One of the biggest bridesmaid pet peeves revolves around fashion. In theory, shopping for bridesmaid dresses should be fun—but the experience all depends on how the bride manages it. Consider your friends' budgets, as well as their personal styles. Bridesmaids don't love being told to buy an expensive dress in an obscure color they'll only wear once. And, if you want your crew to match, be very thoughtful about the style and silhouette. Every person has different style preferences, and a dress that makes one bridesmaid feel most confident might not have the same effect for everyone else. To enhance the shopping experience, consider letting your bridesmaids choose their own dress within a specific color scheme. This will allow your friends to find a look that makes them feel great and fits within their price range. Or, if you really want them to wear the same dress, be open to hearing their preferences to land on a style that makes everyone feel good.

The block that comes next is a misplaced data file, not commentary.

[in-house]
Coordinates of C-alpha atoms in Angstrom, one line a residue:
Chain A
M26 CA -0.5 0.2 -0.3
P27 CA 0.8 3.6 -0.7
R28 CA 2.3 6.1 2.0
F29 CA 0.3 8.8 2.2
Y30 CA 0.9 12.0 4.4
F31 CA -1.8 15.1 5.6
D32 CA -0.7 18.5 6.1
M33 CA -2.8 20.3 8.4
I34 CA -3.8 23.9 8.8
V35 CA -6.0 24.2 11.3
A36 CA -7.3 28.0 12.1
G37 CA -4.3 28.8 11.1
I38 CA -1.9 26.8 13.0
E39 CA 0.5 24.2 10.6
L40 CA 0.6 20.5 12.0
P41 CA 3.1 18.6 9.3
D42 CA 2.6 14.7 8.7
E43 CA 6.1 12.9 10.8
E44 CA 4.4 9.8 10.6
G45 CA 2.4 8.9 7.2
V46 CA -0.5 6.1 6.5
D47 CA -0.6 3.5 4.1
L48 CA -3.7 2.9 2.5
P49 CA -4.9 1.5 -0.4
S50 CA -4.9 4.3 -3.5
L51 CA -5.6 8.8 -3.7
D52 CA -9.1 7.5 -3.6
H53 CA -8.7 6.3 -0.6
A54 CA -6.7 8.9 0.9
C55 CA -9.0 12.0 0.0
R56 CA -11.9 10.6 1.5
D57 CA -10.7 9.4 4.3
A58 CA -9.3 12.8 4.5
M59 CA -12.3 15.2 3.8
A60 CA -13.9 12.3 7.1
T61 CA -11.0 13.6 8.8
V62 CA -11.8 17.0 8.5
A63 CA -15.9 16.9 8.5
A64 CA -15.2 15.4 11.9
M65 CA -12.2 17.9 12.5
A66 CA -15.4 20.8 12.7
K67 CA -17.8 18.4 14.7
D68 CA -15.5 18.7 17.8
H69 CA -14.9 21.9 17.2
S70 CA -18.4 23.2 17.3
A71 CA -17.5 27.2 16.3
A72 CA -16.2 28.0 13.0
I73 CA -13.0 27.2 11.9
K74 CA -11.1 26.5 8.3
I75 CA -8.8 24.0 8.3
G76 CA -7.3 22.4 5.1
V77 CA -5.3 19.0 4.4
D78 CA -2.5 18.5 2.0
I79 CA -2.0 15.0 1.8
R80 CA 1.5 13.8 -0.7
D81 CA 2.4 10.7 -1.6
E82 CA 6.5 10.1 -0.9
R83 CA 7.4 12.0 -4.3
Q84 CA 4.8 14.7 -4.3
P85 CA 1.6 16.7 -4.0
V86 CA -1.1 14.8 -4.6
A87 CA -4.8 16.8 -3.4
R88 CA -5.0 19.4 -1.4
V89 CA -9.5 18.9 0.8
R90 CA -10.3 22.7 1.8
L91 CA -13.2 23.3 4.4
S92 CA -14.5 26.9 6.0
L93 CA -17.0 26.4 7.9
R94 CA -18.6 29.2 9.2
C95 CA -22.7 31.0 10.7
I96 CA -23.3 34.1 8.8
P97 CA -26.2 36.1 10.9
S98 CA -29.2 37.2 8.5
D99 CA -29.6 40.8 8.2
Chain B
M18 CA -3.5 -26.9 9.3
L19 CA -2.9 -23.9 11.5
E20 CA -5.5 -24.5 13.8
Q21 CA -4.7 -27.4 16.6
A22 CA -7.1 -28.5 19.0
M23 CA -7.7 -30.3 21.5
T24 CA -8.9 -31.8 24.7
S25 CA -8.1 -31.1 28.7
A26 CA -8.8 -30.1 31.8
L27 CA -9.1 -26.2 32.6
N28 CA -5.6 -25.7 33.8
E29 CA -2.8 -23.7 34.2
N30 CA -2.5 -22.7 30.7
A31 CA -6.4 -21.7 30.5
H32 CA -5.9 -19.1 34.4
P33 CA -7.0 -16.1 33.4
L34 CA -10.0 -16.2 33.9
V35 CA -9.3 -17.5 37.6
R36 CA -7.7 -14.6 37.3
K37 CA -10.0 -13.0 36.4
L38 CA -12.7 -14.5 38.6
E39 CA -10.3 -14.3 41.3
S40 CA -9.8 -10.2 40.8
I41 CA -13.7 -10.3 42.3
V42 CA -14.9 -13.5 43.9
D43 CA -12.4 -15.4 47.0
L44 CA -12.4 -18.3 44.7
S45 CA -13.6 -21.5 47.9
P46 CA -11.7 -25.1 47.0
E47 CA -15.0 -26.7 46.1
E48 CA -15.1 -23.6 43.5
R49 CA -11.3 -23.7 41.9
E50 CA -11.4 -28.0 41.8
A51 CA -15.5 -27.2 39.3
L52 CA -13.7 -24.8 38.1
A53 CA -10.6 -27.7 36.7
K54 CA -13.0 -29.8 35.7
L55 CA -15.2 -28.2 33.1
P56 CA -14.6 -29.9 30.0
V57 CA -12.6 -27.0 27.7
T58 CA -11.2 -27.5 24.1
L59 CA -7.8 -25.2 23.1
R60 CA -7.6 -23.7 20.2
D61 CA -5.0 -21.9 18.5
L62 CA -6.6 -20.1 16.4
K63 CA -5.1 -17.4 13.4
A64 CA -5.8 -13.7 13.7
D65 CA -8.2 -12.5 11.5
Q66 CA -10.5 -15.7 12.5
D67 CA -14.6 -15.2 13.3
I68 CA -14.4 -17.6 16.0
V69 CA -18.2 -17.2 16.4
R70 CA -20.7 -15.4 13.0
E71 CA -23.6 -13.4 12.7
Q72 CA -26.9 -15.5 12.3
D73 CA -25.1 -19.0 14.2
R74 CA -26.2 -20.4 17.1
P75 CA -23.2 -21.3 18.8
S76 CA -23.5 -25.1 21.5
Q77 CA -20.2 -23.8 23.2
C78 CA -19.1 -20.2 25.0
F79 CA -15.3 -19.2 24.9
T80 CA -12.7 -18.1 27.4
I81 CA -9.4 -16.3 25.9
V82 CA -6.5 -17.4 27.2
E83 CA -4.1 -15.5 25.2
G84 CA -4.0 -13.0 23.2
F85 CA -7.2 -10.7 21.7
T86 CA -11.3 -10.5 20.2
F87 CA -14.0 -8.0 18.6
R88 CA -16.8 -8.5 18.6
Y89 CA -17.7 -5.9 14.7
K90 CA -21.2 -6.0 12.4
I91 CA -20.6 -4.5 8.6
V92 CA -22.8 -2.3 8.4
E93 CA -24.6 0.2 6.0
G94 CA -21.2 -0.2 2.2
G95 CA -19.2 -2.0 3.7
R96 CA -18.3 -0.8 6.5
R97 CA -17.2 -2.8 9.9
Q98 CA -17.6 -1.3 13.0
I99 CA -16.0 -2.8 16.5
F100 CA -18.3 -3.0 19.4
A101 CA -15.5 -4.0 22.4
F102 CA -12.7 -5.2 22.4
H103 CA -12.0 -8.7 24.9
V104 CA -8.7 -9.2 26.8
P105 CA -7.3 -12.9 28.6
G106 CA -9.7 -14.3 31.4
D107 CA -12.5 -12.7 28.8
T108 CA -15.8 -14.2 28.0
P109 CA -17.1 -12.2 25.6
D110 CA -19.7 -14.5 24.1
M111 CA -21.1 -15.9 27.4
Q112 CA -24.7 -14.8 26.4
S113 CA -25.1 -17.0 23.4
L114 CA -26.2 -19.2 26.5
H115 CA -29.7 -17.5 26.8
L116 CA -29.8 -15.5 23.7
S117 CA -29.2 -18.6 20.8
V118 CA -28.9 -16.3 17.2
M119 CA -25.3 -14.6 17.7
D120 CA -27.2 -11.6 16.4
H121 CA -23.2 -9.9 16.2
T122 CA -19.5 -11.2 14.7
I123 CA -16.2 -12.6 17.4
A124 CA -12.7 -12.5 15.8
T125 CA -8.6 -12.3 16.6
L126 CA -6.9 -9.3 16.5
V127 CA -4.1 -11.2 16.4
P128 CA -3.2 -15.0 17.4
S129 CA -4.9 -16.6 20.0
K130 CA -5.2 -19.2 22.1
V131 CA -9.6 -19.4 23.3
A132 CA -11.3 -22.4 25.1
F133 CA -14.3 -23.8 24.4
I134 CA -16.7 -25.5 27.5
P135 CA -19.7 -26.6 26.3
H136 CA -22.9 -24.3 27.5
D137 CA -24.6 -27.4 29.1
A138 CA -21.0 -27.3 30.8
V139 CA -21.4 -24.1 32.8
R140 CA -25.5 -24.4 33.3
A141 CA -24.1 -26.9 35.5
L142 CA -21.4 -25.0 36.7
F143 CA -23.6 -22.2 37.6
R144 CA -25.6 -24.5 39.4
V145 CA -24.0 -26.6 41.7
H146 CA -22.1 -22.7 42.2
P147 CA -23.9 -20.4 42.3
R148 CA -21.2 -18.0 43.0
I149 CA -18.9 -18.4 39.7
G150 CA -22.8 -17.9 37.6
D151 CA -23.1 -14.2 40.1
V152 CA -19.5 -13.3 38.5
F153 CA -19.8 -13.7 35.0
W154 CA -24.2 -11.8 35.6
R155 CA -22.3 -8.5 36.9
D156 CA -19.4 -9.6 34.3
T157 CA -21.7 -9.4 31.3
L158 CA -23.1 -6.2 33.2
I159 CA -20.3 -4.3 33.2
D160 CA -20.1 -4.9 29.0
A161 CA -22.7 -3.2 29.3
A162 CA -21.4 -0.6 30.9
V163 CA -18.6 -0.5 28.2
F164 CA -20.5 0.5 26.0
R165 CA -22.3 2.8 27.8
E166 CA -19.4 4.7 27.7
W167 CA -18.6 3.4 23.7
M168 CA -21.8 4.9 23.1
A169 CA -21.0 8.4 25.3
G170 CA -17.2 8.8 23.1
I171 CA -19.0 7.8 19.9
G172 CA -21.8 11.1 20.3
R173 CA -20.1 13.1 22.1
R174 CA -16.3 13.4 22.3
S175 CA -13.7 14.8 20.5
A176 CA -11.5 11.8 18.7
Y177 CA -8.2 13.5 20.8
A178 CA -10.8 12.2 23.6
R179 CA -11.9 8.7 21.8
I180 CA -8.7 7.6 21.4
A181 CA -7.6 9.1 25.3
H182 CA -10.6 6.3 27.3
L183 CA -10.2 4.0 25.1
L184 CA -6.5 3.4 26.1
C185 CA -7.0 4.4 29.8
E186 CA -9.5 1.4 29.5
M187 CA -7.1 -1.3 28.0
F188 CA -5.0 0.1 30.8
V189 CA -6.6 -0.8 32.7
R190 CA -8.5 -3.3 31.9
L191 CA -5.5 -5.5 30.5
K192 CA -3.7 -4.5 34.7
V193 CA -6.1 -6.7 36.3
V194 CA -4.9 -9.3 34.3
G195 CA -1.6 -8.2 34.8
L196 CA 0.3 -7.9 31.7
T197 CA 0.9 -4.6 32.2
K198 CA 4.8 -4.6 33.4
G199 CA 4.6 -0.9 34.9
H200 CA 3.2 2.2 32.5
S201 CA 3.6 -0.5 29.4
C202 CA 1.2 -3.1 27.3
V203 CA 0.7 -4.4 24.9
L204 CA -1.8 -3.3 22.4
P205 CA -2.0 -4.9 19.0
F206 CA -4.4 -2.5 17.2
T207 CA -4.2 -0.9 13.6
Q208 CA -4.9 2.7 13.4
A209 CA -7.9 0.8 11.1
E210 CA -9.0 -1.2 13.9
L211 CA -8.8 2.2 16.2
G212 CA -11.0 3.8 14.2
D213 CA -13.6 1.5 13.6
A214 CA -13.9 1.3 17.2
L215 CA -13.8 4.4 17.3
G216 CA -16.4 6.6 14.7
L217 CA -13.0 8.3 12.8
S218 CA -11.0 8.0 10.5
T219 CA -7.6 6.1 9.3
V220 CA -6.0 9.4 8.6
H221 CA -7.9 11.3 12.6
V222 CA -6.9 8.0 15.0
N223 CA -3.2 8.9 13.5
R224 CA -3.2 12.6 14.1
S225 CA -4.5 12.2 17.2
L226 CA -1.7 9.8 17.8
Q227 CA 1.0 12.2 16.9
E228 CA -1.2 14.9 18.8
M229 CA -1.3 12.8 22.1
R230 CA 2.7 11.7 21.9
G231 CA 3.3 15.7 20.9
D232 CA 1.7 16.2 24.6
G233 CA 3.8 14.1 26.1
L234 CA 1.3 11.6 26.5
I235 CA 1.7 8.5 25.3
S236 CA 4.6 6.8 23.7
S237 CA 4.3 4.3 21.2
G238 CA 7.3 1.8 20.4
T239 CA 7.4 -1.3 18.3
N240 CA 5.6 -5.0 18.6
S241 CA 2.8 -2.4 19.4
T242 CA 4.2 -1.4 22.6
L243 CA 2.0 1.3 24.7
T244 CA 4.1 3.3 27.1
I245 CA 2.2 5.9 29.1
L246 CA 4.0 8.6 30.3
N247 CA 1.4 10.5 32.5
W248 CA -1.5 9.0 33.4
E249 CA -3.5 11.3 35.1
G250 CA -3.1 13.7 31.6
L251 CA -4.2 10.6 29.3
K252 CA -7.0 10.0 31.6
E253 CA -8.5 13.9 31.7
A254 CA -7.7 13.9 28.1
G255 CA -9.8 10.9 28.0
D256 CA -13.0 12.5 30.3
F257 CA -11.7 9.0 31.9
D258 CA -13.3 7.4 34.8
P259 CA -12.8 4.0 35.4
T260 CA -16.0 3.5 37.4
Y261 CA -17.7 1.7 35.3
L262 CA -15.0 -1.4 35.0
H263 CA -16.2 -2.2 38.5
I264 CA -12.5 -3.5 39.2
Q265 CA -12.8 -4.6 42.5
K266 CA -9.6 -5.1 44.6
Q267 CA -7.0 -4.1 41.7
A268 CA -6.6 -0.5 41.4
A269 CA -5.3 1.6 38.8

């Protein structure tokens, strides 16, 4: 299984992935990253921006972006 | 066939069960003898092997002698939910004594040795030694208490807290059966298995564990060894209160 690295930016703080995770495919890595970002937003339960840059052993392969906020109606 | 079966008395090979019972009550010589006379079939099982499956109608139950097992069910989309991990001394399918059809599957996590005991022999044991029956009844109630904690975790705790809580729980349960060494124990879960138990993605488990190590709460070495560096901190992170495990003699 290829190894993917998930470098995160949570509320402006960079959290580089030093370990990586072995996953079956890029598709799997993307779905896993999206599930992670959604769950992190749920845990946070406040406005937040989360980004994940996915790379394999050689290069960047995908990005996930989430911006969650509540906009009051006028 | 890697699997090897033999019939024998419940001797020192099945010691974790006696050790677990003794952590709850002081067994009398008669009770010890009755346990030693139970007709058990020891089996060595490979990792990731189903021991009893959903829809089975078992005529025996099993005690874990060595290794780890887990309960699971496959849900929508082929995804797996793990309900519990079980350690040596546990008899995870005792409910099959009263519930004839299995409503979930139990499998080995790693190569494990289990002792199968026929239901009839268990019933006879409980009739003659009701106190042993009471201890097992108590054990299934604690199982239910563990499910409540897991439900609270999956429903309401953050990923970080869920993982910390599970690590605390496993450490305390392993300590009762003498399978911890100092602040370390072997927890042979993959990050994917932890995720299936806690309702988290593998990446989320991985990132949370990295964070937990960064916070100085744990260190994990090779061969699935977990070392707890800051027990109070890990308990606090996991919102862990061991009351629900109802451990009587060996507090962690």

Planning an Expensive Bach Party

When it comes to the bachelorette party, be mindful of everyone's financial situation. As much as you might want to jet off on a multi-day tropical extravaganza in Tulum, destination bach parties require a lot of money and PTO. While your friends might love to take a vacation, it may not be feasible with everything else they have going on in their lives. That's why it's crucial to be open about what you want from the start, and be willing to compromise. Perhaps instead of staying at a far-flung luxury resort, you can instead find an Airbnb in a sunny location closer to home. After all, the best part of the bach party isn't necessarily the flashy destination—it's the opportunity to celebrate with your closest friends.

Letting Stress Go Unresolved